In the early years of the last decade, the deportation of Abu Hamza al-Masri from the United Kingdom to the United States became a national conversation. Despite several requests for the extradition of the radical preacher who called for global jihad, the case spent years travelling up the courts, finally reaching the European Court of Human Rights. Its judges declared that Hamza could be extradited, but they spent much time considering whether to do so would be a breach of his human rights as set down in the European Convention on Human Rights. Shortly after Hamza’s deportation, then-Prime Minister David Cameron declared the extradition process should be quicker – a dog whistle for those who felt the requirement to consider ECHR rights should be reviewed.

Since then, the proposed repeal of the Human Rights Act has hung over government policymaking. Now, in the Queen’s Speech, Prince Charles has announced that “[M]y Ministers will restore the balance of power between the legislature and the courts by introducing a Bill of Rights”, implicitly declaring a repeal of the HRA. This has been a long time coming.

Yet the narrative that has been constructed around the Human Rights Act — of a dilapidated Act that doesn’t pass muster — is odd to those who have seen it in action. Despite political posturing, most politicians accept that the ECHR has been a part of the UK’s human rights framework for over two decades because it tends to work quite well. Yes, the Act causes problems for ambitious Ministers who want to force through their policies without any challenge (this is much the same issue they have with a judicial review). But in general, the Act does what it is supposed to do; it effectively imports a clear and overarching set of rules for defending and upholding the legal rights of individuals. 

Not only that, but it has also demonstrated it can retain objectivity and fairness, whether the government of the day is on the right or the left. Of all pieces of law, the Act has never been the subject of a serious challenge regarding its unworkability and has never been accused of being unfit for the purpose it was written for by anyone who does not have a political stake in its removal.

For precisely these reasons, any changes and replacements will be fraught with complications. To make a new “Bill of Rights” work in practice is harder than the rhetoric makes it sound.

First of all, to do what Raab’s Bill proposes would mean a definitive break between the UK courts and Strasbourg. Under the Blair government in 1998, human rights under the ECHR were transferred into national law under the Human Rights Act, meaning that judges in the UK had to consider them when determining cases that were being heard on British shores. This included a duty to determine whether or not British laws were compatible with those in the ECHR. It is hard to see how this new piece of legislation could still accommodate for that fundamental provision if it plans to ignore the courts in Strasbourg. Yet the alternative, that the UK leaves the Convention altogether, is something for which the government seemingly has no appetite.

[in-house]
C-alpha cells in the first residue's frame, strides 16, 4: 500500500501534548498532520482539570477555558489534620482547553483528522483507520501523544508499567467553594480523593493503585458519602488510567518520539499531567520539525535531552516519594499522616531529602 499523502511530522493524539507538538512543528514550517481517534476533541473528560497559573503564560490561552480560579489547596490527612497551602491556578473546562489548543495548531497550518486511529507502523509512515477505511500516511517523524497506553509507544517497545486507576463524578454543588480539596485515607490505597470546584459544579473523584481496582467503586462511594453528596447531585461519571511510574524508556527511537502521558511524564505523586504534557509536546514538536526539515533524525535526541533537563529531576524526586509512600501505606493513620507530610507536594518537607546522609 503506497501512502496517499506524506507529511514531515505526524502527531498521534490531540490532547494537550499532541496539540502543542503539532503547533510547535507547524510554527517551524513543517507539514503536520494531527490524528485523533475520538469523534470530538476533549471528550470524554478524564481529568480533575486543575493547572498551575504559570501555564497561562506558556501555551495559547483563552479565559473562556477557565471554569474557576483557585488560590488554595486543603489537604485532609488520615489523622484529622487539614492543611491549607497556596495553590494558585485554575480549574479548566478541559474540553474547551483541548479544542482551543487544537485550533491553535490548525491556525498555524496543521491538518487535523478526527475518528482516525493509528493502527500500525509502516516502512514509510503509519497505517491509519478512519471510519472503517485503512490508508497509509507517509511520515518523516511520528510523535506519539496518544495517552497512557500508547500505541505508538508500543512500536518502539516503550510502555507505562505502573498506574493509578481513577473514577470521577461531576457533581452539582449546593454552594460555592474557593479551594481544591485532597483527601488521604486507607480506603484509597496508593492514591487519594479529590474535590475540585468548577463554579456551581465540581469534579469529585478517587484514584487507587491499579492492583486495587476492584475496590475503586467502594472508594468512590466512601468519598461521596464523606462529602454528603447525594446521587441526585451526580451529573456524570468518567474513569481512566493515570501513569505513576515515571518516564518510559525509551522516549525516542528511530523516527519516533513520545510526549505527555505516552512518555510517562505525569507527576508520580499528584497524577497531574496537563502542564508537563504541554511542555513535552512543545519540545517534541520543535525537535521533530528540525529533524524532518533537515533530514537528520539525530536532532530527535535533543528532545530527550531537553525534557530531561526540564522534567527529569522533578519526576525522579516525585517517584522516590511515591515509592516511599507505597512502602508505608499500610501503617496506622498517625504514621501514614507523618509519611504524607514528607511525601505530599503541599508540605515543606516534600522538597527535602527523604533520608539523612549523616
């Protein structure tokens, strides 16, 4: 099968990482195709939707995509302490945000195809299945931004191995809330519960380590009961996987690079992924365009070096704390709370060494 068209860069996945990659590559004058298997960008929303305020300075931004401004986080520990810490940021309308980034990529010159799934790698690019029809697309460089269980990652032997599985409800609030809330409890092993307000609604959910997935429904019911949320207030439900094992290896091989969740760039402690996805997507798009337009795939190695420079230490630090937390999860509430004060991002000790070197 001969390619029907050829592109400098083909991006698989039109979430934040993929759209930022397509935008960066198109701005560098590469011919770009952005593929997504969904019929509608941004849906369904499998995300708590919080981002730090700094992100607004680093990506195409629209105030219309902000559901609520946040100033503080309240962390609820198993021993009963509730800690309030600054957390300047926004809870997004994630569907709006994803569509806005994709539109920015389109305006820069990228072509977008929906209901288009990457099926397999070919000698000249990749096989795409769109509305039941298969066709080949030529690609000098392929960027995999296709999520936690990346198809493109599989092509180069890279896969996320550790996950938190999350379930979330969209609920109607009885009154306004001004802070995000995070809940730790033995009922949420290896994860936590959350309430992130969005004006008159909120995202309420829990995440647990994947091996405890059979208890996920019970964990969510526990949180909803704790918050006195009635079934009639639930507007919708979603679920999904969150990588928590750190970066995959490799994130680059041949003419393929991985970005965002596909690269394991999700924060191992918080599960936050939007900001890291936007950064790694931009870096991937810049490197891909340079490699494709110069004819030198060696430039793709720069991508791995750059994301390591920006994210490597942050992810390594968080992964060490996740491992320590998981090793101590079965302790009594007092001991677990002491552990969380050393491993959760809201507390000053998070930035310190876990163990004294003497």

What is more, a recent report from the Joint Committee on Human Rights stated that a new Bill of Rights as currently proposed would represent “a risk of increased legal uncertainty and increased litigation costs2 (probably meaning more judicial interpretation, not less). The report also said that, after everything, a likely result would be claimants deciding to try their luck at the European Court of Human Rights at their own expense — the very outcome which the HRA was designed explicitly to avoid. There is some logic in this for Raab, since punitive legal costs would be likely to put off potential claimants, which is something he seems keen to make happen.

If the proposed changes amount to an overt violation of convention rights and a restriction of access to justice, it could land the UK in a further mess. There are several human rights enshrined in the ECHR that the Bill would weaken — including the right to freedom of association, and the right to a fair trial. The possibility of breaching the Good Friday Agreement by weakening protections contained in the HRA has also been mooted.

The writing of the Bill also raises questions, and the government’s record of legislative composition has not been laudable. Recent pieces of legislation (like the Police, Crime, Sentencing and Courts Bill, for example) have been decried for their sloppiness. Any Bill of Rights drafted by this government might easily be a messy, poorly formulated statute and the subject of head-scratching by legal scholars long after it has passed into law.

The justice secretary may see issues around how to make the document hold water as simply obstacles to be removed, believing that the main goal is to produce something – anything – that will satisfy the desire of many in his party to put the UK at odds with European law. But the questions hanging over such a piece of legislation – what it aims to do in real terms, how it will be interpreted, and ultimately why it is better or more useful than the current Human Rights Act – will dog its implementation to the end. 

The Human Rights Act has been an overwhelming success because it is a nuanced, essentially apolitical document dedicated to upholding basic human rights. It is also complex and refuses to rely on the broad brush populism that Raab deals in. The devil, as always, is in the detail — something on which this new Bill is frighteningly short.